One month following the 7.1 earthquake that struck Haiti, an all-star cast of musicians is gathering for Help Haiti Live, a two-city ticketed concert event taking place on February 27th, 2010 to benefit Compassion International’s Haiti disaster relief fund.
Don't live in LA or Nashville? Watch the concerts for free (streaming live) on the 27th at Help Haiti Live website. Go ahead and bring your wallet, though--at the website you'll be given a chance to donate to Compassion's work in Haiti. If you've not already done so, this will be the perfect opportunity.
One hundred percent of on-line donations through HelpHaitiLive.com will go to Compassion International’s Haiti disaster relief fund. One hundred percent of net proceeds from ticket sales will go to the same place.
Some of the artists participating in this concert include Jars of Clay, Amy Grant, and two of my personal favorites: Dave Barnes (*squeal*), and Alison Krauss and Union Station (*double squeal*). This will be a spectacular night of music for a great cause--I'll be watching live. Join me!
"Should we go there?" my eight-year-old son asked me last night as we sat and watched CNN as a family.
No, I explained, we shouldn't--we'd only be in the way.
But I know how he feels. Watching the epic destruction unfold leaves me sitting with a shaking head and a heavy heart, wondering what on earth I can possibly do. Hand-wringing won't help, of course; there is always a course of action, even when the path seems overwhelming.
:: Give. There are people on the ground with access to the tools to help--give to these organizations generously, until you feel the pinch yourself. If you've never been a giver before, let this be a wake-up call and a chance to stretch that part of your heart, and see how your life is changed when you sacrifice for someone else. Compassion has had a strong presence in Haiti for a very long time, and--praise God--their office still stands. You can be sure that your gift will be stretched and used to its very last drop. Here's a great explanation (directly from the Compassion folks) about why their model for disaster relief is so effective:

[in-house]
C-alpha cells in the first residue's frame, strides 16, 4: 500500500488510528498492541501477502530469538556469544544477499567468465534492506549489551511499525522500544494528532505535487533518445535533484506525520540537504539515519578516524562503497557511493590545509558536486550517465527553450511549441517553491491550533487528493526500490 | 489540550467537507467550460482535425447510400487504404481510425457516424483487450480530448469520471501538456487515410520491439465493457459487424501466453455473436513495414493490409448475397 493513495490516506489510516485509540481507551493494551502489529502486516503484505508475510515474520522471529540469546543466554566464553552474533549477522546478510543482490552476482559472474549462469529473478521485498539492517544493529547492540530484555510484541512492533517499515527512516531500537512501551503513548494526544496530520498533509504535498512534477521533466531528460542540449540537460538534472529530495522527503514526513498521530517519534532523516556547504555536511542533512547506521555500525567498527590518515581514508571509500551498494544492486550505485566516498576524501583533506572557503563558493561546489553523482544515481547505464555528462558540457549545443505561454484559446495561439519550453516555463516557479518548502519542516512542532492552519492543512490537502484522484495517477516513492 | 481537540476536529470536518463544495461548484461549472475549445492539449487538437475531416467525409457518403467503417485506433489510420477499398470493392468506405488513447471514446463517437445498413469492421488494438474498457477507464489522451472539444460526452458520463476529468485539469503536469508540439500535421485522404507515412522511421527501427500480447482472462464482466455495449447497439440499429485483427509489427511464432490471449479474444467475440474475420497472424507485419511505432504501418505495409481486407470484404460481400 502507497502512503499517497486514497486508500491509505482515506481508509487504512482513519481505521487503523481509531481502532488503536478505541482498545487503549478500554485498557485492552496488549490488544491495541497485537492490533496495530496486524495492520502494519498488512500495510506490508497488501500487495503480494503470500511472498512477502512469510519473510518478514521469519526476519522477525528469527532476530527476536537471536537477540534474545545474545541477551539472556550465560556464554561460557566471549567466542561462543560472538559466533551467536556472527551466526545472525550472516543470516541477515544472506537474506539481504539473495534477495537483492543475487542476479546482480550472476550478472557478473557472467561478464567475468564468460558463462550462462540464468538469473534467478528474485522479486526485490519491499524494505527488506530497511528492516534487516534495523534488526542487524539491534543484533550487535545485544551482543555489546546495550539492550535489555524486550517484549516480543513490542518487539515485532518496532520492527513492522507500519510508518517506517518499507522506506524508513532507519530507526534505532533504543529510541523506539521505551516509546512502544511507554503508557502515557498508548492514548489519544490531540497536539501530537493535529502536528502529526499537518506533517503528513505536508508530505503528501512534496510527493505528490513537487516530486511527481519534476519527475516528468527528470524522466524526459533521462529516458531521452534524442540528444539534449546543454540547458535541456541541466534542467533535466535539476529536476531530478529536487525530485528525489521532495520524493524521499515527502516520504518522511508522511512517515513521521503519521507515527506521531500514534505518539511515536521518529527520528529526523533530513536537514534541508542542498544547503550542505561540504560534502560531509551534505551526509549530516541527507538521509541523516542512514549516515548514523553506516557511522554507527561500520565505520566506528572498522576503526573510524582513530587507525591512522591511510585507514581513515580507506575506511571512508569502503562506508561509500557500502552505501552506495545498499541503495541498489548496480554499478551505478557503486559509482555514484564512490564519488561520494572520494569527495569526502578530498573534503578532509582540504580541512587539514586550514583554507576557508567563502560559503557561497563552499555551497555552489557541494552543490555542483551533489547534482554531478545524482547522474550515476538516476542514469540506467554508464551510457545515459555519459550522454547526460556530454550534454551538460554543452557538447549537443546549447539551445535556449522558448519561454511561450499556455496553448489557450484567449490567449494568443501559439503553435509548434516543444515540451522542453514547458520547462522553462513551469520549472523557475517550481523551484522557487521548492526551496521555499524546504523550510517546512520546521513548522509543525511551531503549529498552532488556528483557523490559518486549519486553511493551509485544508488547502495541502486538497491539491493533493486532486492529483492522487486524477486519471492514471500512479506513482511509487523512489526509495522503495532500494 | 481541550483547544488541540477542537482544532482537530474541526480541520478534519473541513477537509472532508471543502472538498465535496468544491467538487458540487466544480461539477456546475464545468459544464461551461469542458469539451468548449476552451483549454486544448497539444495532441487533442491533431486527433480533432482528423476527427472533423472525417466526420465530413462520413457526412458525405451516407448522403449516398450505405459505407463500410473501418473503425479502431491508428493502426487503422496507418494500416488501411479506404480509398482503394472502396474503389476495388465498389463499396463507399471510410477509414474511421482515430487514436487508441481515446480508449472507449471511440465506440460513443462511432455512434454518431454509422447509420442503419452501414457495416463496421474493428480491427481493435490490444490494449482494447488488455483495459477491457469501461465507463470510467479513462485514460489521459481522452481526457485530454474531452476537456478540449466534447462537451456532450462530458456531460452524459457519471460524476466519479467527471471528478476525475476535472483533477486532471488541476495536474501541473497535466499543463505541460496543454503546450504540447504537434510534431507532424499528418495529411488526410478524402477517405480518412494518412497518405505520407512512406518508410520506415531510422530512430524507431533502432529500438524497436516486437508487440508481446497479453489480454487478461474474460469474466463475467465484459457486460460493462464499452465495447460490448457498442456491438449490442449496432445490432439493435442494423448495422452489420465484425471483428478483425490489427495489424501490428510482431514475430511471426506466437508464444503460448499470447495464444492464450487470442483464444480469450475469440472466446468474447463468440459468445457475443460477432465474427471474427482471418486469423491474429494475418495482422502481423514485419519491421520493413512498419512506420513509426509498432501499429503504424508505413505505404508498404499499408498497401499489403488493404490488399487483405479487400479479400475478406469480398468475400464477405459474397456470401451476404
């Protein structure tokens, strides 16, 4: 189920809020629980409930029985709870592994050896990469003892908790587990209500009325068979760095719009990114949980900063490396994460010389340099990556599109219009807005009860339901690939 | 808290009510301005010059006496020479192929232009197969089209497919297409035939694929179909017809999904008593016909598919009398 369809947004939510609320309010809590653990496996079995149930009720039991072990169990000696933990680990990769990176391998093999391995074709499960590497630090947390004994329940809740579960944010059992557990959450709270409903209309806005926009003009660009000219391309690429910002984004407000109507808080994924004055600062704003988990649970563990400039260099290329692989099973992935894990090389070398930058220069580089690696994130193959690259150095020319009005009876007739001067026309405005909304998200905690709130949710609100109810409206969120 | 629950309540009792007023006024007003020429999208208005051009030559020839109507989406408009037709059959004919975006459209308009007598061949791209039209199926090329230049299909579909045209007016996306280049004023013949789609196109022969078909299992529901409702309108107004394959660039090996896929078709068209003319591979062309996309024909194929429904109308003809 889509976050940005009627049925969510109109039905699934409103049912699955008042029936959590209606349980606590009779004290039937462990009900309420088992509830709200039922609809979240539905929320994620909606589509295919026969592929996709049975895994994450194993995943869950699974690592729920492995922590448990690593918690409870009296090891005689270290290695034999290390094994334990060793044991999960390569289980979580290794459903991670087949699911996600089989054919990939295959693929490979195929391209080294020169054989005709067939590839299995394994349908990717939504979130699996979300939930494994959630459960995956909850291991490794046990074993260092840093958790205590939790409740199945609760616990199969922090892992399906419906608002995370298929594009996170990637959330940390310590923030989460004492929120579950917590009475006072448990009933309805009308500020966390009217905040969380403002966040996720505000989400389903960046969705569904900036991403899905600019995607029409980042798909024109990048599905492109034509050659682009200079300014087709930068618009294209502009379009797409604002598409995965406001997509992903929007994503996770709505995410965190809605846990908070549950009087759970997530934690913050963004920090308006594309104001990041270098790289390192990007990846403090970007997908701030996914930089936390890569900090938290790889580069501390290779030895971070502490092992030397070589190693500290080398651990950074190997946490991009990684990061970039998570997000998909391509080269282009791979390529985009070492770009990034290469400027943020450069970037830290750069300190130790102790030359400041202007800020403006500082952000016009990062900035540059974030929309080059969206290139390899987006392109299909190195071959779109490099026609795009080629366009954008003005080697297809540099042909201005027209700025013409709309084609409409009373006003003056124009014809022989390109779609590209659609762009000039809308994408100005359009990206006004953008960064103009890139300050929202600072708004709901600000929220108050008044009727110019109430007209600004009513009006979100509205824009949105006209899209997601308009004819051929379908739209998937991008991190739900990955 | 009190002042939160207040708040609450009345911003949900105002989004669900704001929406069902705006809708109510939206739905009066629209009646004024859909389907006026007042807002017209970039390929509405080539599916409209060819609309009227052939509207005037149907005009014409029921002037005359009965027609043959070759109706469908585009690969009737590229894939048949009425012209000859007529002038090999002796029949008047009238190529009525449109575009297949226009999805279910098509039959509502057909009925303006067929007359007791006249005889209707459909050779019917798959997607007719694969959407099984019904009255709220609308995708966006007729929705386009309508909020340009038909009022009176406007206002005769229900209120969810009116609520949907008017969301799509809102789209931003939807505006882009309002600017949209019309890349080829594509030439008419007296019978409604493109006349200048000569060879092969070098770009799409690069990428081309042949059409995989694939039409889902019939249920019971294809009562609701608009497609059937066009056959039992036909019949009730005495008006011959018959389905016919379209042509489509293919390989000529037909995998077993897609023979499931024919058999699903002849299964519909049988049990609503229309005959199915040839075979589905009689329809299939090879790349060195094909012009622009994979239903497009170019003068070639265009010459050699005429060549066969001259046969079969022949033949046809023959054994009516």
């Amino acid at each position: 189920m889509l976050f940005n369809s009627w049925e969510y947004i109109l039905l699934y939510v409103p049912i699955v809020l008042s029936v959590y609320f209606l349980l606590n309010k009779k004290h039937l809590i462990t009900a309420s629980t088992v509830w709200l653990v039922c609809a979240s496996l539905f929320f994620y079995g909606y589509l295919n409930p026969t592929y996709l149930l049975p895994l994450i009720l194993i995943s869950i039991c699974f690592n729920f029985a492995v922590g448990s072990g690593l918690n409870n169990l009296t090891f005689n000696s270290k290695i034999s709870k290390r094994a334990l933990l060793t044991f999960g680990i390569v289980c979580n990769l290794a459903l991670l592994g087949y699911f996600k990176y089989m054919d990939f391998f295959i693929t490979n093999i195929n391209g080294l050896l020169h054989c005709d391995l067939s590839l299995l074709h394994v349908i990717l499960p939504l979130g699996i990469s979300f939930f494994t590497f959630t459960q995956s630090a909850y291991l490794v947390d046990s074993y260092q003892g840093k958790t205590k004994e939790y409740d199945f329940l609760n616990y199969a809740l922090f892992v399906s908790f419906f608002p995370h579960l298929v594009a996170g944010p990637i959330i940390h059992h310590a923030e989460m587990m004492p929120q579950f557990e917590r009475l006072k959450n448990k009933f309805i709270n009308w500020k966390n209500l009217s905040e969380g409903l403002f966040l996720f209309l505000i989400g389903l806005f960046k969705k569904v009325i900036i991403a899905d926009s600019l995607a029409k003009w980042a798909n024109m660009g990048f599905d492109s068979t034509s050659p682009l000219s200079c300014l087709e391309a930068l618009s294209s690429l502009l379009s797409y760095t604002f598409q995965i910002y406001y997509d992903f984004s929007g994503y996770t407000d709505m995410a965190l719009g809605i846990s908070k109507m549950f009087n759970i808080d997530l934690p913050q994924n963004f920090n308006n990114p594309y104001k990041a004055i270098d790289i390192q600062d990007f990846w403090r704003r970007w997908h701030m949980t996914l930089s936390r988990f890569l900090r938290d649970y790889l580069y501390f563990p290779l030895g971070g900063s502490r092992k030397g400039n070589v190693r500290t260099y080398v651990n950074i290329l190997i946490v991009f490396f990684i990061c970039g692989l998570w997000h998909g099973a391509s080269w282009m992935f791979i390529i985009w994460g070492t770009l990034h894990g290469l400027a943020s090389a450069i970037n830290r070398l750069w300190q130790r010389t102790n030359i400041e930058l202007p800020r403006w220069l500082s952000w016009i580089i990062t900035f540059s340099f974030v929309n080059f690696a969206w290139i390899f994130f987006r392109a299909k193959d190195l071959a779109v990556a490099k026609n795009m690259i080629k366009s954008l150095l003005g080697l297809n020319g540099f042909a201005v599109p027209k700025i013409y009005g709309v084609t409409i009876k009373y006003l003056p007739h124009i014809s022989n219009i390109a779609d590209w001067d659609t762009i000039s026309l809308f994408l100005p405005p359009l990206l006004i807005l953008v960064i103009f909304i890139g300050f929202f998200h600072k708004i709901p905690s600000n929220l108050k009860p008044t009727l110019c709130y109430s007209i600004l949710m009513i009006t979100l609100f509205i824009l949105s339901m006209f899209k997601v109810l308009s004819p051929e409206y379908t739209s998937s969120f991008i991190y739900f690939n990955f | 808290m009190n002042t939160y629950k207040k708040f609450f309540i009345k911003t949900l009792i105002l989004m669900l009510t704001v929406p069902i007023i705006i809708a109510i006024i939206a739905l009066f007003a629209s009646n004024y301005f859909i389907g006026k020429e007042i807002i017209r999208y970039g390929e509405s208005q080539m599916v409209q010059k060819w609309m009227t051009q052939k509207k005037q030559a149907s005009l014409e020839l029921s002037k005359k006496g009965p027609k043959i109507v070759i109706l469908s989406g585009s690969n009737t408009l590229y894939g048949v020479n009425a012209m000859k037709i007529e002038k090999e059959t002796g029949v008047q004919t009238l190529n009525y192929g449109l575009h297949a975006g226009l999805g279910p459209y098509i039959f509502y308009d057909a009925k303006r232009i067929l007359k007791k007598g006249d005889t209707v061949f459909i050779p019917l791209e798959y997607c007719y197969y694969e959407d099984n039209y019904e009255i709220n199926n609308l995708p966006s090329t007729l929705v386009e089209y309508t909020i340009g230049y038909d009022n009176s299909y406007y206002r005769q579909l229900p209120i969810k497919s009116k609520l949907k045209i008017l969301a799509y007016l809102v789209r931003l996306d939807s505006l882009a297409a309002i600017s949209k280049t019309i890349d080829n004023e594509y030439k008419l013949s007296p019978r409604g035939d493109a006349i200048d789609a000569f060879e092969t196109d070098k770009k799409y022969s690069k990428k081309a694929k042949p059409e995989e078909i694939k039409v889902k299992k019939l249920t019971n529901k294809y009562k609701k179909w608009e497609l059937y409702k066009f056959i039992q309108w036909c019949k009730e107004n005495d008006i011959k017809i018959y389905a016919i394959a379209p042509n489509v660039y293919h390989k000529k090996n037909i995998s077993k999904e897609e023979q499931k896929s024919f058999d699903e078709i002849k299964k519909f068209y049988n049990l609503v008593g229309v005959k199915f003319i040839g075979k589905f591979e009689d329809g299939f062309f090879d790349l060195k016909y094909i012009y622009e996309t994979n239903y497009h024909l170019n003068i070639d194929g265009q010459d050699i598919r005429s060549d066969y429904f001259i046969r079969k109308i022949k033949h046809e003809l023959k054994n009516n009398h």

In this disaster it is crucial that first responders receive support quickly. Because Compassion International ministers through local churches to meet the needs of that church's neighbors, and because these church partners are respected aid workers in their communities, Compassion is uniquely positioned to assess and meet the needs of its sponsored children quickly. This is an advantage of our church-based model in practice for more than 50 years.
:: Talk to your kids. Don't hide tragedy from them. Their world, unfortunately, is a scary place sometimes. Poverty and disaster should be jarring, and seeing it will help them grow into people who want to make things better. Pray together. Brainstorm as a family about things you can give up together to give more generously. Let them feel the pinch, too.
:: Live with intentional thankfulness. When I came home from Africa, I struggled with guilt--why am I comfortable when so many others aren't? I understand a little better now that I can channel those emotions into thankfulness, and I can teach it to my kids. I don't know why my kids are safe and my house is standing and our water is clean. But I will be thankful, and I will take opportunities like this one to re-tune my heart. So many of the things that occupy our minds are fleeting and unimportant. Let Haiti awaken us to a perspective that is laser-focused on what really matters.
A sheepish "thank you" to those of you who have dropped a note to ask if my lack of posting means that something is terribly wrong.